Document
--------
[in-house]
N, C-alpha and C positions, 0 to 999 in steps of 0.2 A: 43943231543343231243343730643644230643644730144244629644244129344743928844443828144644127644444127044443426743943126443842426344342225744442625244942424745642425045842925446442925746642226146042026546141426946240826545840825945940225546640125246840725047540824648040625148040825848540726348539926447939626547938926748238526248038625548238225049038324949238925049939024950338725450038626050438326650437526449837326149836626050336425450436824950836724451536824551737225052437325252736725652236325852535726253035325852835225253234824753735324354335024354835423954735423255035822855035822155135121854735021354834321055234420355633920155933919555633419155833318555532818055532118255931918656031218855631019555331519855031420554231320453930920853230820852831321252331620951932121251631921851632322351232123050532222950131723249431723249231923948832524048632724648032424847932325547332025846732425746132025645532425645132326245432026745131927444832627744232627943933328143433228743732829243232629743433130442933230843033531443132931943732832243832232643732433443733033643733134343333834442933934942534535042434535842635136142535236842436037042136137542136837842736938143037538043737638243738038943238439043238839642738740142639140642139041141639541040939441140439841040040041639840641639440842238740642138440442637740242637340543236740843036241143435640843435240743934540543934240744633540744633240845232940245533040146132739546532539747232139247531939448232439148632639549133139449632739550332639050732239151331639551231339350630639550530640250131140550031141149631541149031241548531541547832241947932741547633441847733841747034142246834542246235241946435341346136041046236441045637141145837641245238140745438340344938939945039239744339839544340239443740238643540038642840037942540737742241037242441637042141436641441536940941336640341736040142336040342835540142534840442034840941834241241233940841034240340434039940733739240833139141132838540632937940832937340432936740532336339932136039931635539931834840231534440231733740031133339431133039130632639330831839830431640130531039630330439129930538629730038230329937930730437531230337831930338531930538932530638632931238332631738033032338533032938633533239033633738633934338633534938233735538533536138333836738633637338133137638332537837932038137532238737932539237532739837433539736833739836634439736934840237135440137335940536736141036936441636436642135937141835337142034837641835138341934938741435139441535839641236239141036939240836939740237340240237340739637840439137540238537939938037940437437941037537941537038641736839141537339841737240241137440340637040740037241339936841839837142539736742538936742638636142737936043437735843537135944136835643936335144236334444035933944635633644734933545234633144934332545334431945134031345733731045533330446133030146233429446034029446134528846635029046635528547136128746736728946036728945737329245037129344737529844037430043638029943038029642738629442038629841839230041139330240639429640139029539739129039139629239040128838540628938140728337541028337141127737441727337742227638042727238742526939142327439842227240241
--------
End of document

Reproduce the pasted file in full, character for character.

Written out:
[in-house]
N, C-alpha and C positions, 0 to 999 in steps of 0.2 A: 43943231543343231243343730643644230643644730144244629644244129344743928844443828144644127644444127044443426743943126443842426344342225744442625244942424745642425045842925446442925746642226146042026546141426946240826545840825945940225546640125246840725047540824648040625148040825848540726348539926447939626547938926748238526248038625548238225049038324949238925049939024950338725450038626050438326650437526449837326149836626050336425450436824950836724451536824551737225052437325252736725652236325852535726253035325852835225253234824753735324354335024354835423954735423255035822855035822155135121854735021354834321055234420355633920155933919555633419155833318555532818055532118255931918656031218855631019555331519855031420554231320453930920853230820852831321252331620951932121251631921851632322351232123050532222950131723249431723249231923948832524048632724648032424847932325547332025846732425746132025645532425645132326245432026745131927444832627744232627943933328143433228743732829243232629743433130442933230843033531443132931943732832243832232643732433443733033643733134343333834442933934942534535042434535842635136142535236842436037042136137542136837842736938143037538043737638243738038943238439043238839642738740142639140642139041141639541040939441140439841040040041639840641639440842238740642138440442637740242637340543236740843036241143435640843435240743934540543934240744633540744633240845232940245533040146132739546532539747232139247531939448232439148632639549133139449632739550332639050732239151331639551231339350630639550530640250131140550031141149631541149031241548531541547832241947932741547633441847733841747034142246834542246235241946435341346136041046236441045637141145837641245238140745438340344938939945039239744339839544340239443740238643540038642840037942540737742241037242441637042141436641441536940941336640341736040142336040342835540142534840442034840941834241241233940841034240340434039940733739240833139141132838540632937940832937340432936740532336339932136039931635539931834840231534440231733740031133339431133039130632639330831839830431640130531039630330439129930538629730038230329937930730437531230337831930338531930538932530638632931238332631738033032338533032938633533239033633738633934338633534938233735538533536138333836738633637338133137638332537837932038137532238737932539237532739837433539736833739836634439736934840237135440137335940536736141036936441636436642135937141835337142034837641835138341934938741435139441535839641236239141036939240836939740237340240237340739637840439137540238537939938037940437437941037537941537038641736839141537339841737240241137440340637040740037241339936841839837142539736742538936742638636142737936043437735843537135944136835643936335144236334444035933944635633644734933545234633144934332545334431945134031345733731045533330446133030146233429446034029446134528846635029046635528547136128746736728946036728945737329245037129344737529844037430043638029943038029642738629442038629841839230041139330240639429640139029539739129039139629239040128838540628938140728337541028337141127737441727337742227638042727238742526939142327439842227240241